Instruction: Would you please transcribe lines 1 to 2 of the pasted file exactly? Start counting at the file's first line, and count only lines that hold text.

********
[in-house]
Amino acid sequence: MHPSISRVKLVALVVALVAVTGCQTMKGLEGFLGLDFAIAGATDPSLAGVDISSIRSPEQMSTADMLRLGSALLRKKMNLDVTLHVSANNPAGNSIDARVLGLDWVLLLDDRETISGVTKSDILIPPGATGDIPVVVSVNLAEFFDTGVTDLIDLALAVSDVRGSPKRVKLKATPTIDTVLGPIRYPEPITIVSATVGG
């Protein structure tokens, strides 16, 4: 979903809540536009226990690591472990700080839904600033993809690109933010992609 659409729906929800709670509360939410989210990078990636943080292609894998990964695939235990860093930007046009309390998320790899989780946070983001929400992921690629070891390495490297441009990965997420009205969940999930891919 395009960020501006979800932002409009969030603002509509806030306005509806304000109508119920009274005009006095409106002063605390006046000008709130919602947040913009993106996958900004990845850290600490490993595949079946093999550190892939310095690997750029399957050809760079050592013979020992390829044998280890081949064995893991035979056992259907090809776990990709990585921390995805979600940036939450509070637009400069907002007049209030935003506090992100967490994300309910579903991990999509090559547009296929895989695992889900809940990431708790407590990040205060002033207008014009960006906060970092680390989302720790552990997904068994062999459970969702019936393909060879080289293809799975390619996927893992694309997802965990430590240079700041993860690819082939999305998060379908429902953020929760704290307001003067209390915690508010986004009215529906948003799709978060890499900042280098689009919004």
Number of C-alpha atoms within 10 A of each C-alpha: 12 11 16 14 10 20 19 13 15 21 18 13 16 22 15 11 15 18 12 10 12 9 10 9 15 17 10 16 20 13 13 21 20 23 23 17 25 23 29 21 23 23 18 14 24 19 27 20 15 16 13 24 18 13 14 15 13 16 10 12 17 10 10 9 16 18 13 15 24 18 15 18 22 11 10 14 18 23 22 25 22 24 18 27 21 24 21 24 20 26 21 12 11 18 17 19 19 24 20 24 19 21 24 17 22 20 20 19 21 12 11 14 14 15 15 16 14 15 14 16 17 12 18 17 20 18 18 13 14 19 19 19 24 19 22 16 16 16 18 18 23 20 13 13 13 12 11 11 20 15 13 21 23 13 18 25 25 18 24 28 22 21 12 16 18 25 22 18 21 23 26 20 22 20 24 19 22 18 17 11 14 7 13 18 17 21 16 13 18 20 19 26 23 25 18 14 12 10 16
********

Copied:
[in-house]
Amino acid sequence: MHPSISRVKLVALVVALVAVTGCQTMKGLEGFLGLDFAIAGATDPSLAGVDISSIRSPEQMSTADMLRLGSALLRKKMNLDVTLHVSANNPAGNSIDARVLGLDWVLLLDDRETISGVTKSDILIPPGATGDIPVVVSVNLAEFFDTGVTDLIDLALAVSDVRGSPKRVKLKATPTIDTVLGPIRYPEPITIVSATVGG